Travelers Companies Inc. posted a sharp decline in quarterly profit but still easily beat Wall Street estimates, and the largest publicly traded U.S. property insurer said it was increasingly optimistic its markets would improve this year.
Travelers also said it would increase its share buyback program to $6.5 billion, which would represent a 30 percent expansion on what it bought back in 2010.
Shares of Dow component Travelers rose 2.5 percent in premarket trading to $57, the highest level since mid-November.
Despite deep-seated pessimism about pricing and competition among property and casualty insurers worldwide in 2011, Travelers said things were actually looking up, with pricing "modestly better" in the fourth quarter than the third.
"Given recent experience, we are more optimistic about an improvement in the operating environment in 2011 than we were in previous quarters," Chief Executive Jay Fishman said in a statement.
That stands in sharp contrast to most analysts, who have said they expect little from property insurers this year given decade-low pricing, heavy competition among carriers with excess capital and the ongoing effects of a weak economy.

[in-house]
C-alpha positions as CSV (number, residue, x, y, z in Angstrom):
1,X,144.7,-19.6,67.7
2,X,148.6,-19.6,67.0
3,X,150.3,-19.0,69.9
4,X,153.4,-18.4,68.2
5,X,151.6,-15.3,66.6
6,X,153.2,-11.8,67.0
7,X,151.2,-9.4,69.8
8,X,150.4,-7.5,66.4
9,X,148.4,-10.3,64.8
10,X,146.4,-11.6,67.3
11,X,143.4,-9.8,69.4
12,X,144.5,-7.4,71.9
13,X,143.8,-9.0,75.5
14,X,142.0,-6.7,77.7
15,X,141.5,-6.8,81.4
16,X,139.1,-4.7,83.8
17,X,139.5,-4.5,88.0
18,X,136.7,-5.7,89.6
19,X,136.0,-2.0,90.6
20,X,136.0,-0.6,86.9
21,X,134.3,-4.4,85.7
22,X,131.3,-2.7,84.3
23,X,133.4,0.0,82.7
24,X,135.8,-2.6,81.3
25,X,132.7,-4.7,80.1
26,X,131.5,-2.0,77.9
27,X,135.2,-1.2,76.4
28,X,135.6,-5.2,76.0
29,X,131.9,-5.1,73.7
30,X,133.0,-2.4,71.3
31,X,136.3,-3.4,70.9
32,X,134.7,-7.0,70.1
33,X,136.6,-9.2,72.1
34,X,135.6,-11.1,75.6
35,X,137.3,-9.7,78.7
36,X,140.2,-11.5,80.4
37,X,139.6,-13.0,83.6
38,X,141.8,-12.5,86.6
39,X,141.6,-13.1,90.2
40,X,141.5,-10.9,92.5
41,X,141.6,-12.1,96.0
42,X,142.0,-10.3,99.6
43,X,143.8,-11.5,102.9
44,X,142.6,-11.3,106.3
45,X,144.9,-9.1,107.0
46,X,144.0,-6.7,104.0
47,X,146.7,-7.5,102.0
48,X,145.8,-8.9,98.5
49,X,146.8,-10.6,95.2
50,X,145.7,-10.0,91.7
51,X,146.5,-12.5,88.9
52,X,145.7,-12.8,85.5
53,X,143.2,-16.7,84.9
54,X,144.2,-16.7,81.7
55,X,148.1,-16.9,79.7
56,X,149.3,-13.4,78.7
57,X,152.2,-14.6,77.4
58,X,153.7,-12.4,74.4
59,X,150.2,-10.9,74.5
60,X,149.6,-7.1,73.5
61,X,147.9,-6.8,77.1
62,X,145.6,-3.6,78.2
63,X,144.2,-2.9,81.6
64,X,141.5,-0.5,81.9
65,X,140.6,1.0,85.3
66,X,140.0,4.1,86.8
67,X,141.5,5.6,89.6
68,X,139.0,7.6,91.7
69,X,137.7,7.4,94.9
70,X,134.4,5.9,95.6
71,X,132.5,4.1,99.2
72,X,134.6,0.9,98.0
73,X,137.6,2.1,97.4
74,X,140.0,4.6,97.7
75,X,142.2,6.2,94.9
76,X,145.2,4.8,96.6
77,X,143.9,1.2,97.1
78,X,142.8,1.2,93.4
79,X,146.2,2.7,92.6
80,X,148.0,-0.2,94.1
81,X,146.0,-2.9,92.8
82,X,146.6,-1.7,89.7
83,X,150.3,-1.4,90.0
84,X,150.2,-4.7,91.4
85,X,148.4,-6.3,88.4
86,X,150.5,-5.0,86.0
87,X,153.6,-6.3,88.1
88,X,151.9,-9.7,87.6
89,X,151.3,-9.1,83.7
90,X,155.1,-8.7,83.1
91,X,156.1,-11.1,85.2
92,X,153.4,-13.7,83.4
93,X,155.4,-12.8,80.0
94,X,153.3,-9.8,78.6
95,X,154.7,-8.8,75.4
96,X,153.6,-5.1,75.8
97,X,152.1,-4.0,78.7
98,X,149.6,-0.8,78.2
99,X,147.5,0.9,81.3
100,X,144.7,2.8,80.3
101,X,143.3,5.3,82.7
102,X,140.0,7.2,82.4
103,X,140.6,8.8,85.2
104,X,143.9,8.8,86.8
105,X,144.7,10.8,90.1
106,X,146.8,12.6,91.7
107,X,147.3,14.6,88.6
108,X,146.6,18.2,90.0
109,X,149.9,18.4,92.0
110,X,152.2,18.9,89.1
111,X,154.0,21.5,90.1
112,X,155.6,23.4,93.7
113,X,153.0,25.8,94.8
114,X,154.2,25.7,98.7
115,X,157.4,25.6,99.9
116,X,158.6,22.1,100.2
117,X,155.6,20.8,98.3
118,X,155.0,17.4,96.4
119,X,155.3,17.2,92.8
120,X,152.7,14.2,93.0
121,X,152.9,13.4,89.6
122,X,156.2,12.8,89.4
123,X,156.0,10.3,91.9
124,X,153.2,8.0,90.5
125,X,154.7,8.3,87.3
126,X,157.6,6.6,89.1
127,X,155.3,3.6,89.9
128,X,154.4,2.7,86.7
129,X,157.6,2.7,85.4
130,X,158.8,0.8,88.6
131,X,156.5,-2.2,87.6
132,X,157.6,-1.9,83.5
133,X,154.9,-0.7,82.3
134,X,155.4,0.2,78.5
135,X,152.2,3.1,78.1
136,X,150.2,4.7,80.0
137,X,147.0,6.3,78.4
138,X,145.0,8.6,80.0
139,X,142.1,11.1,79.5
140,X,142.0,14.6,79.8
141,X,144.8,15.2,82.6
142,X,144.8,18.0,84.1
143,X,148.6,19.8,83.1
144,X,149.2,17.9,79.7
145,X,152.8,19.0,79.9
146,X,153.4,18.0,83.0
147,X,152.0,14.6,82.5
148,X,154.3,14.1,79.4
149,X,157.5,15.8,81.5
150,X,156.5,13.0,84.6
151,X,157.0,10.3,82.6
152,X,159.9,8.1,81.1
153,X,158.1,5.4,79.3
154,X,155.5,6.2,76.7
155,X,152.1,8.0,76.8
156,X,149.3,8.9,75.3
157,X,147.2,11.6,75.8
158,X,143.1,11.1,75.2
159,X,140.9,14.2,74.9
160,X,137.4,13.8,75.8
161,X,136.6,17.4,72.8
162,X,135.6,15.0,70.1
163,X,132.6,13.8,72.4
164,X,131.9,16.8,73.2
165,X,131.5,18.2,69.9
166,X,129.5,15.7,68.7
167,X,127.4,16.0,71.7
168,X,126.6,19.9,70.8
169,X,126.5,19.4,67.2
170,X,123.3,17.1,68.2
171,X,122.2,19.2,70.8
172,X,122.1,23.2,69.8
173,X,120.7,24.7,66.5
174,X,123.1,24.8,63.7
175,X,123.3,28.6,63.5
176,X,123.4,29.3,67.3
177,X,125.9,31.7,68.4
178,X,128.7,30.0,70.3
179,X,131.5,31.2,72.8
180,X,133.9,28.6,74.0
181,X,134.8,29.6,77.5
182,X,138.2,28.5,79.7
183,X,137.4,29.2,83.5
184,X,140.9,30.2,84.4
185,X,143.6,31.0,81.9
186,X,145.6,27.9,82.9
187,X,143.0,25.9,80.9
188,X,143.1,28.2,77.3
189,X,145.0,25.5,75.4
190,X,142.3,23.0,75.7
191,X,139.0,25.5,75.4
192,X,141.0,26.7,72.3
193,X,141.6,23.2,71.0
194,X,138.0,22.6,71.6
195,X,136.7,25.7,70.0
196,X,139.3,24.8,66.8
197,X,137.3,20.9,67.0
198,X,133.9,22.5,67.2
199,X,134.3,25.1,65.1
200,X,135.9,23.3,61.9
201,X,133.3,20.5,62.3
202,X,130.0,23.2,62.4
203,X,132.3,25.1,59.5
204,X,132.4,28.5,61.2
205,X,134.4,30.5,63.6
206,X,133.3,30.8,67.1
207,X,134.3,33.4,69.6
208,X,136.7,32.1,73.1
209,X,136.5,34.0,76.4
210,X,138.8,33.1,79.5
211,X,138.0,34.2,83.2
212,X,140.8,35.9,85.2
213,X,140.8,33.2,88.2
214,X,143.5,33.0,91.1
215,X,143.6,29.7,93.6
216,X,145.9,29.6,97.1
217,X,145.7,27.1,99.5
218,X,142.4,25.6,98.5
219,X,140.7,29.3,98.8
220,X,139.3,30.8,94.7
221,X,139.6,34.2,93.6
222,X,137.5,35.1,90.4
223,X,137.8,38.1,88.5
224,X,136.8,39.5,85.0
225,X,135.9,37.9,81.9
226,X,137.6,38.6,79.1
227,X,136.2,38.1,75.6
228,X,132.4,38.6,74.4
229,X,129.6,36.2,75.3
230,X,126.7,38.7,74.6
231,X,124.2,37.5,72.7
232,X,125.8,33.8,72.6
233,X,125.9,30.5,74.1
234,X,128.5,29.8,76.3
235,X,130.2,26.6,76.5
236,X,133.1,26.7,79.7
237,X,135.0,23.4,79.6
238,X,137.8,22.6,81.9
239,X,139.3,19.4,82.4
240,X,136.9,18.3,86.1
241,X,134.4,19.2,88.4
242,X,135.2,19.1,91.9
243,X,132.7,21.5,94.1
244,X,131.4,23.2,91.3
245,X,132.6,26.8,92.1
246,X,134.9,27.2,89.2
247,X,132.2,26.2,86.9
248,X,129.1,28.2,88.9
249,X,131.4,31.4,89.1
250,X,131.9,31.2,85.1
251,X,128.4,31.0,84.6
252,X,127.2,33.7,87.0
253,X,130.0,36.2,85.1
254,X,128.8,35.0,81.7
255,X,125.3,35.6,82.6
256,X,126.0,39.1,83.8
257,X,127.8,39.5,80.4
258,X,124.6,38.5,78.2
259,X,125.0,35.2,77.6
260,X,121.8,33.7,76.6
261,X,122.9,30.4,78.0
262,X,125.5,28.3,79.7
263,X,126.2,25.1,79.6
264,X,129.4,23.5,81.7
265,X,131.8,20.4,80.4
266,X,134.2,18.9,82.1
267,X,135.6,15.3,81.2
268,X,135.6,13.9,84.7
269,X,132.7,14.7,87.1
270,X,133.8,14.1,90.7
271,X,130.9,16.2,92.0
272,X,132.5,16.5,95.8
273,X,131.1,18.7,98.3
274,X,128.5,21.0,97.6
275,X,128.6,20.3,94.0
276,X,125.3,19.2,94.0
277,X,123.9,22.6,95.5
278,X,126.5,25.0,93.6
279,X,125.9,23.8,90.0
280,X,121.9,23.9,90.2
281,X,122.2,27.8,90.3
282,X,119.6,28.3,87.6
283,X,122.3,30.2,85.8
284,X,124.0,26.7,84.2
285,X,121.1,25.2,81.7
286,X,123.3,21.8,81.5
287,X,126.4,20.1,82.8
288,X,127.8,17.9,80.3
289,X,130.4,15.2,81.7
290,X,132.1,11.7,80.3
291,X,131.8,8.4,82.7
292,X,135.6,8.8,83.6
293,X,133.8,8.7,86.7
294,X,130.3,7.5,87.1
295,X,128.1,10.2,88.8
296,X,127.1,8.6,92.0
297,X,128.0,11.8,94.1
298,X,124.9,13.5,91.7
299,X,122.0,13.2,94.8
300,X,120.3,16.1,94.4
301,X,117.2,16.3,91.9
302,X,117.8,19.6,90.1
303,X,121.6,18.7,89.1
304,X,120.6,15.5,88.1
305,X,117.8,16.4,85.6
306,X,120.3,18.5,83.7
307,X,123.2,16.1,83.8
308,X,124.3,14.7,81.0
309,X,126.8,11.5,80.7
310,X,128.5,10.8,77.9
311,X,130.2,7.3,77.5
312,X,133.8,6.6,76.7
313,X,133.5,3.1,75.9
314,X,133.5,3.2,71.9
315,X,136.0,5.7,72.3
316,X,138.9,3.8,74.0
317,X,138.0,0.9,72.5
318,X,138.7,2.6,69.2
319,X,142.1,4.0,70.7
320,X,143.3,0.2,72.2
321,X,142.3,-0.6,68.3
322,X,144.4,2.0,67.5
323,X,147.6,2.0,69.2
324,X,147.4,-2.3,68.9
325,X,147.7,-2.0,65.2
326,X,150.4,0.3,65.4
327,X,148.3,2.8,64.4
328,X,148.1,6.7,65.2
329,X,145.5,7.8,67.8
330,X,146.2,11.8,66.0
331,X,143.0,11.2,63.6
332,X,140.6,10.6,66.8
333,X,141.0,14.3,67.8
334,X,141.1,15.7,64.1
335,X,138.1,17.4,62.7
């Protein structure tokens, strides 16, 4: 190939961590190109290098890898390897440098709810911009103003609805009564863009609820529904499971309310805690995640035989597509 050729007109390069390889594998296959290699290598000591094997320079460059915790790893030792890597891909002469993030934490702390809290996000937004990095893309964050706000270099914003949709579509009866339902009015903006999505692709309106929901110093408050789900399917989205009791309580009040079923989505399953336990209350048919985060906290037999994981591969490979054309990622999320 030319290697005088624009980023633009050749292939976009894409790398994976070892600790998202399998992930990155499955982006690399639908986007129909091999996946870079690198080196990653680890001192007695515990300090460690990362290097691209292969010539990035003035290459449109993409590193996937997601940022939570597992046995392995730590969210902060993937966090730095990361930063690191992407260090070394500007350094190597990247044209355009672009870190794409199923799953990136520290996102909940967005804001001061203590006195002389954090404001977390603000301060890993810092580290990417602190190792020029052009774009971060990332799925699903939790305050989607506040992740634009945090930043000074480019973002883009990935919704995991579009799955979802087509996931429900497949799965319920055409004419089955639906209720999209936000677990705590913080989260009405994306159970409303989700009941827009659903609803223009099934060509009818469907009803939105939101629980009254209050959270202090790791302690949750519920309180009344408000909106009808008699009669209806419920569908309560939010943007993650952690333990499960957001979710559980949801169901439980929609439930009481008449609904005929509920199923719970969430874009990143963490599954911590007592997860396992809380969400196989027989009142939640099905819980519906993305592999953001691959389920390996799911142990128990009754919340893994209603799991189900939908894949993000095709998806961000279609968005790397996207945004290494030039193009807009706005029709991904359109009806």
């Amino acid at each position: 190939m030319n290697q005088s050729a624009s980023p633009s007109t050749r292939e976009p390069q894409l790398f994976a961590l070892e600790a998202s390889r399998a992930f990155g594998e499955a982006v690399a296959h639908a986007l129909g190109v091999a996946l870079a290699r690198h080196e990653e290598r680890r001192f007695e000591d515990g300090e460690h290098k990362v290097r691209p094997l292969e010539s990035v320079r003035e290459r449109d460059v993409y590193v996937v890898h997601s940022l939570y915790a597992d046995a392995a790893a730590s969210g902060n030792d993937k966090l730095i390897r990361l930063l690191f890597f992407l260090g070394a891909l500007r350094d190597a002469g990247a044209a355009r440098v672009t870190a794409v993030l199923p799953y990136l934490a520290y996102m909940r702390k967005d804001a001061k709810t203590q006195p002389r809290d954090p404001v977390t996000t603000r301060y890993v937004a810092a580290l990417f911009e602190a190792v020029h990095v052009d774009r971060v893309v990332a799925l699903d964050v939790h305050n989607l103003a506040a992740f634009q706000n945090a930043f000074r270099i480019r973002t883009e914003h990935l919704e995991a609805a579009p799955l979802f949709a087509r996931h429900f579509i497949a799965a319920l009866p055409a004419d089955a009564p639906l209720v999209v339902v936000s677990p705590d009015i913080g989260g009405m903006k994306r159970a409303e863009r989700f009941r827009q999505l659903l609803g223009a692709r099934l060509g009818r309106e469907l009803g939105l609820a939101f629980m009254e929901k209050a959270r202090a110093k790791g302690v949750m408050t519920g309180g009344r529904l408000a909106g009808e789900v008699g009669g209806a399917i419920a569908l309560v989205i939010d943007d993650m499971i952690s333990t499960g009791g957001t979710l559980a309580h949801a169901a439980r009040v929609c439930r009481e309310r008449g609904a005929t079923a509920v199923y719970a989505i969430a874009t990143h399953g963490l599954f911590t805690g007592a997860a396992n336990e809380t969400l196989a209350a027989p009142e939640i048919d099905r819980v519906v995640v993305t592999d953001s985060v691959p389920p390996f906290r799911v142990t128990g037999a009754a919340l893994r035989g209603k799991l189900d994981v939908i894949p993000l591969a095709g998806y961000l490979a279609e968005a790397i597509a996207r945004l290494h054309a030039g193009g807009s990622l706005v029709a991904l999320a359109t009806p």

Valuations reflect that, with most major property insurers currently trading for less than book value. At the peak of the cycle the sector usually trades for two times book.
"It's hard to say how much of that is the company being positive," Morningstar analyst Drew Woodbury said of the outlook, adding that there are few obvious catalysts for pricing to improve.
Travelers reported a net profit of $894 million, or $1.95 per share Tuesday, compared with a year-earlier profit of $1.29 billion, or $2.36 per share.
In the fourth quarter of 2009, Travelers benefited from reserve releases and lower catastrophe losses, making the comparison with the most recent quarter more difficult.
Net investment income also fell slightly year-on-year, as low interest rates hurt the company's fixed income portfolio.
On an operating basis, Travelers said it grew policies in force in both homeowners and auto insurance, and premiums to renew policies rose. The company also wrote more business insurance and continued to retain existing customers.
Operating earnings, which exclude investment gains and losses, were $1.89 per share. Analysts polled by Thomson Reuters I/B/E/S on average expected earnings of $1.67 per share. That estimate had moved somewhat lower in the last month on fears about weak pricing and catastrophe exposures.
"There (were) not too many surprises ... a little bit less negative than expected," Woodbury said.
Travelers, like most property insurers, had predicted catastrophe losses in the fourth quarter would be typically mild. But analysts feared that severe storms, including flooding in California and a blizzard in the Northeast, might disrupt those forecasts.
That was not the case for Travelers, though. The company said catastrophe losses were $55 million after tax, compared with its late October forecast of $90 million. Its biggest exposure in the quarter was to hail and wind storms in Arizona.
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